Before I quit working to be a SAHM, I made $30K and my partner made $40K. By our standards, even living in Seattle which has a notoriously high standard of living, we were rolling in it. We had more than enough.
Just about the time I quit working, my partner got a big fat raise and is now making around $50k (lucky, eh?). Unfortunately, his job doesn't provide health insurance for the babe or me, so we pay out of pocket for that ($110/month for the bare bones plan - we use it as catastrophic insurance and pay out of pocket for a ND for regular care). No rx coverage so we pay $80/month for the medication that keeps me sane.
But, we bought a house (a cutie patootie teeny weenie house for $160k - a steal in the Seattle market and I love, love, love it). We have a car and a truck that are less than 5 years old (and the car is paid off!). We are still rolling in it, basically. Our big financial decisions are what kind of new flooring to put in the kitchen to replace the ugly old linoleum, not can we eat today or can we buy the medication we need. We are blessed.
I grew up really poor. Food stamps, government cheese and charity Christmas gifts kind of poor. I recently watched 'Roger & Me' again. Whenever I start thinking, "Oh, if only we had more money..." I will remember the image of that family getting evicted on Christmas Eve.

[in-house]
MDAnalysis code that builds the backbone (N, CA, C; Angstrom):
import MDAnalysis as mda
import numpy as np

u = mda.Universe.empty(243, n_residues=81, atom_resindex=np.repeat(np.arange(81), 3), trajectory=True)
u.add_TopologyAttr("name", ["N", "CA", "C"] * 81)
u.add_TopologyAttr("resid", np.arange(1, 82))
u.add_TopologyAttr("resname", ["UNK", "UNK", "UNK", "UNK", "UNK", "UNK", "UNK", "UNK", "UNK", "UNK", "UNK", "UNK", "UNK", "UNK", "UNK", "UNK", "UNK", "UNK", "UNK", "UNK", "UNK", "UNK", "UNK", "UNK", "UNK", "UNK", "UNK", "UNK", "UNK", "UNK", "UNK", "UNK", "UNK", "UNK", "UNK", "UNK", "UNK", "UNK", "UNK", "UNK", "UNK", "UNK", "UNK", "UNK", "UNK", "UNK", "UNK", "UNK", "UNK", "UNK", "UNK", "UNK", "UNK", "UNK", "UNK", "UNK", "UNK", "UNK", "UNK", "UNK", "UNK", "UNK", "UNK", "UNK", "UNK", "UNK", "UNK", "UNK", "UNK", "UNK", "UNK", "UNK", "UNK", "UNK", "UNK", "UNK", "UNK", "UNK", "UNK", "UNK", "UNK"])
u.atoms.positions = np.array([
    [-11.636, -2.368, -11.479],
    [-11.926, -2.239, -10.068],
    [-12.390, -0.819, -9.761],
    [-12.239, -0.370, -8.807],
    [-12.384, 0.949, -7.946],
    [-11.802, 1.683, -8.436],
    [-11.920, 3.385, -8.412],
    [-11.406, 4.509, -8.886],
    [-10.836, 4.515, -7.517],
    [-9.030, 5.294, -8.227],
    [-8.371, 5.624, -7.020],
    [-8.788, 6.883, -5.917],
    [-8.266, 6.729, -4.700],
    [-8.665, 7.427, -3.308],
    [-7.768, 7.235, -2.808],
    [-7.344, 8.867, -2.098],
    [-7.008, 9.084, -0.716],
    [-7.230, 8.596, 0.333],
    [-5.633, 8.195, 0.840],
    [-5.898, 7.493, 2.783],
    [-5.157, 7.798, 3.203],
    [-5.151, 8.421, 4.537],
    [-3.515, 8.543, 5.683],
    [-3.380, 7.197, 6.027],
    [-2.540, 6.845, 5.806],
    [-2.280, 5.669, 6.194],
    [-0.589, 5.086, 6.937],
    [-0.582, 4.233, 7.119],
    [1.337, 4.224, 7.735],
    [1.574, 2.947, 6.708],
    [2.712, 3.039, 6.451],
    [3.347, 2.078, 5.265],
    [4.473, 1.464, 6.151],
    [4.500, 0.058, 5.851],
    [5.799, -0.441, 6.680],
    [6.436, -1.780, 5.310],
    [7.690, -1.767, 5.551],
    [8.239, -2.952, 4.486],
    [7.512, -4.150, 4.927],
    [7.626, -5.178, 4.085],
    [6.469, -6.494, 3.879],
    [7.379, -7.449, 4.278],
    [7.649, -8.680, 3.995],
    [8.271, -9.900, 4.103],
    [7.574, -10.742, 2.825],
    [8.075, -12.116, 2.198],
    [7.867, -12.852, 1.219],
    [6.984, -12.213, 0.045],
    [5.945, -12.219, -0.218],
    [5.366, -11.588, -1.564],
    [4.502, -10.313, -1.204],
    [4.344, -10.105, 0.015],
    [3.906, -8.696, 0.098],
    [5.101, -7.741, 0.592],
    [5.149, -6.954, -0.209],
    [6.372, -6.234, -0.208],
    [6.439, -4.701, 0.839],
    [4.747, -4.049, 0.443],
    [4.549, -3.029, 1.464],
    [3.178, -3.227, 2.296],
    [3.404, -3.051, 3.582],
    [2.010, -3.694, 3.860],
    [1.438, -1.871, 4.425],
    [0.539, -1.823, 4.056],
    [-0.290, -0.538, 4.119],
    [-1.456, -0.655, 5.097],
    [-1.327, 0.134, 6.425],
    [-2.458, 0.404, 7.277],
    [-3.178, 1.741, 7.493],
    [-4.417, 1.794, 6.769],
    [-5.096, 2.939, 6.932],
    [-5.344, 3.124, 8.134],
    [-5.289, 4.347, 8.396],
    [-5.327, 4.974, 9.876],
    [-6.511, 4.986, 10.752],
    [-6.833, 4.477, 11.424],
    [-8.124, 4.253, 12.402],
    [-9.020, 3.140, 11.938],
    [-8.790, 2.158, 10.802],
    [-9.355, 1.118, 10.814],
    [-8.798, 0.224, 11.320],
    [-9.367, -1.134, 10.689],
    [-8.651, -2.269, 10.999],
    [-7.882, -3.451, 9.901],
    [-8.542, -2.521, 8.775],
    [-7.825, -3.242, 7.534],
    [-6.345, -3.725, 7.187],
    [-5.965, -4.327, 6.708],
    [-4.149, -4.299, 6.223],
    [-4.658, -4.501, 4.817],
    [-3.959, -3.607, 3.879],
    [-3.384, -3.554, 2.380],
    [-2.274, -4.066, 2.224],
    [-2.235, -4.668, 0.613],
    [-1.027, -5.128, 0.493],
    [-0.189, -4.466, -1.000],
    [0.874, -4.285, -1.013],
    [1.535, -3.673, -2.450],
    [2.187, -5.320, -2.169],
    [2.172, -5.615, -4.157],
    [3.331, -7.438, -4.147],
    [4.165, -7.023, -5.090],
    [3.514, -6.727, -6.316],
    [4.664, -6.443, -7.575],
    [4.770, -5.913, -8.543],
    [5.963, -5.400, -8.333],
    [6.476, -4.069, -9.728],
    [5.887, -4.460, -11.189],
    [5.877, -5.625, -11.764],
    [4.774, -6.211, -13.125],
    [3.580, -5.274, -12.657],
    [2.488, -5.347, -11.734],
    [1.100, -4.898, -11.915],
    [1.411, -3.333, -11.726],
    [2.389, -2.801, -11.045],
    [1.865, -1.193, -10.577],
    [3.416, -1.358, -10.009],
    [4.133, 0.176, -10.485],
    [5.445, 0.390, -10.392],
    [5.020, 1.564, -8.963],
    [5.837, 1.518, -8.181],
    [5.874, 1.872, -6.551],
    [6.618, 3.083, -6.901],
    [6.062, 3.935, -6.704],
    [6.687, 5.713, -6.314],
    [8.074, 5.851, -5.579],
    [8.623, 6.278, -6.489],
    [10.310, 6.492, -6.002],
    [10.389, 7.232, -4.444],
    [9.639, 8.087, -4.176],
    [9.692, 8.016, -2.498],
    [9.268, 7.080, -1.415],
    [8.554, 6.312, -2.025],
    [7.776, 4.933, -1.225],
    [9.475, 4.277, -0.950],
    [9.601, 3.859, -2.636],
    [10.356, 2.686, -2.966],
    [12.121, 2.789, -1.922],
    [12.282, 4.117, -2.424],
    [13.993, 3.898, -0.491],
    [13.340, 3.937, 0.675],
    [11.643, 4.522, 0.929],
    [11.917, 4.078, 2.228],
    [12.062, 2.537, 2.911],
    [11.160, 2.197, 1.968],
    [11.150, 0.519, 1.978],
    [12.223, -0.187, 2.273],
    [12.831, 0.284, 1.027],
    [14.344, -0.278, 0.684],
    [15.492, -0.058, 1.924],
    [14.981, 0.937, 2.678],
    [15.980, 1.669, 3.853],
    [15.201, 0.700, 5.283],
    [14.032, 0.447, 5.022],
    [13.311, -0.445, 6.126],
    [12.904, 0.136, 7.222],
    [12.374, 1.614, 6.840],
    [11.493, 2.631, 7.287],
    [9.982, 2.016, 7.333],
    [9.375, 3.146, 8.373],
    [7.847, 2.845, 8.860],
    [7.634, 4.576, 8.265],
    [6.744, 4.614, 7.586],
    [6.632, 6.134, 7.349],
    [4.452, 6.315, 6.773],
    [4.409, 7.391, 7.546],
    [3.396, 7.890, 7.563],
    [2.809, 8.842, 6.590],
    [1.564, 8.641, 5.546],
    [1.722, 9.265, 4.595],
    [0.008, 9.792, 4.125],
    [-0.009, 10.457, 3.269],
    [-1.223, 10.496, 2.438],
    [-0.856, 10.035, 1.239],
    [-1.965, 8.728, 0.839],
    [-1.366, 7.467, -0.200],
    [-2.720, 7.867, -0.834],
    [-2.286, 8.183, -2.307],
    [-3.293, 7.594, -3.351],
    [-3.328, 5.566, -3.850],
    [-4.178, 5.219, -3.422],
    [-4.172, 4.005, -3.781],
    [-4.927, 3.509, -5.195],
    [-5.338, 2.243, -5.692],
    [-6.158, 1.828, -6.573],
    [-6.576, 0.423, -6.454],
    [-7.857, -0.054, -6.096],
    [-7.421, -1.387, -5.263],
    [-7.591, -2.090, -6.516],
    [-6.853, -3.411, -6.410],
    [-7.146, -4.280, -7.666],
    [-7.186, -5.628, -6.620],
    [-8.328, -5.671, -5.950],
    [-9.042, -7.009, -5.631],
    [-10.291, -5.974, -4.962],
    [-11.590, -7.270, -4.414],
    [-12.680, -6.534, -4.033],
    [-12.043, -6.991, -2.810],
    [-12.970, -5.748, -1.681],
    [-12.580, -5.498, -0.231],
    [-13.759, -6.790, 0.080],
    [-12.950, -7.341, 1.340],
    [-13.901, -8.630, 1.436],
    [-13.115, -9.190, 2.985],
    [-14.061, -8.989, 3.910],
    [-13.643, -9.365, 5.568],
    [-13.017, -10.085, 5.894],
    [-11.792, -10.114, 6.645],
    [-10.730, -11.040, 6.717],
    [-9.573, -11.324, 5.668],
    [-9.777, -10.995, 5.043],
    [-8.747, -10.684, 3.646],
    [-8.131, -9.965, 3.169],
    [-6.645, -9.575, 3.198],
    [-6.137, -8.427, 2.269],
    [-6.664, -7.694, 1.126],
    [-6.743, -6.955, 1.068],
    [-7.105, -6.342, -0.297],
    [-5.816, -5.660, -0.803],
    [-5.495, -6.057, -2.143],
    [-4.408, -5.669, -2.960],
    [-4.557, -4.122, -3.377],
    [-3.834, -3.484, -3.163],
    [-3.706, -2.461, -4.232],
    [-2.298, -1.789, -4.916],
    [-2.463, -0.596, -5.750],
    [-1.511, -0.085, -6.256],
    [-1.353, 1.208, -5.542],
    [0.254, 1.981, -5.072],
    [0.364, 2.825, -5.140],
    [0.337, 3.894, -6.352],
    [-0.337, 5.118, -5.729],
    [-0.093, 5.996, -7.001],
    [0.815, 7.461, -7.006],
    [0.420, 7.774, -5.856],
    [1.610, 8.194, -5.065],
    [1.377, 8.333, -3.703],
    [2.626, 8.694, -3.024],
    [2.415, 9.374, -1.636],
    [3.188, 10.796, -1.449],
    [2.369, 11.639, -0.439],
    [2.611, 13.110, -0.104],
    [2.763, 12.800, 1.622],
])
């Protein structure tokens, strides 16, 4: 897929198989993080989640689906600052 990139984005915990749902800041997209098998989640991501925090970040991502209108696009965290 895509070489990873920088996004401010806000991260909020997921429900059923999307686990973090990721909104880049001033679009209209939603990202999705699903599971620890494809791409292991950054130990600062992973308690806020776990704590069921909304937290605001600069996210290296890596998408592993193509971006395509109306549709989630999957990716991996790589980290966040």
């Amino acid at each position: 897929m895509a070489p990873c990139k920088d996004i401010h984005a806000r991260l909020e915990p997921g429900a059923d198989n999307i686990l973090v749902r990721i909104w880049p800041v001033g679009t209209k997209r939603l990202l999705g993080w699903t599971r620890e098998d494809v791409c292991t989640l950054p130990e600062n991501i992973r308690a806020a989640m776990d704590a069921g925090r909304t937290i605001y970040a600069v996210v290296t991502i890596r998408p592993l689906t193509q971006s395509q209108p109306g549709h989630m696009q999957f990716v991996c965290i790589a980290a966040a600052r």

Money stuff is complicated for me. It is complicated for most of us, I think. Money is emotional stuff. My class issues run deep, and are far more intense than any of my other 'issues'. I have prejudices against 'rich' people, which isn't fair and I'm working on it (I have a dear friend who is wealthy, and he is so responsible with his money. Donates an amazing amount of money, spends a lot of his time volunteering, acts out of an awareness that most people don't have his kind of wealth... His friendship has been good for me). Hell, by some people's standards (and certainly compared to how many of the world's people live) we are rich. It's relative.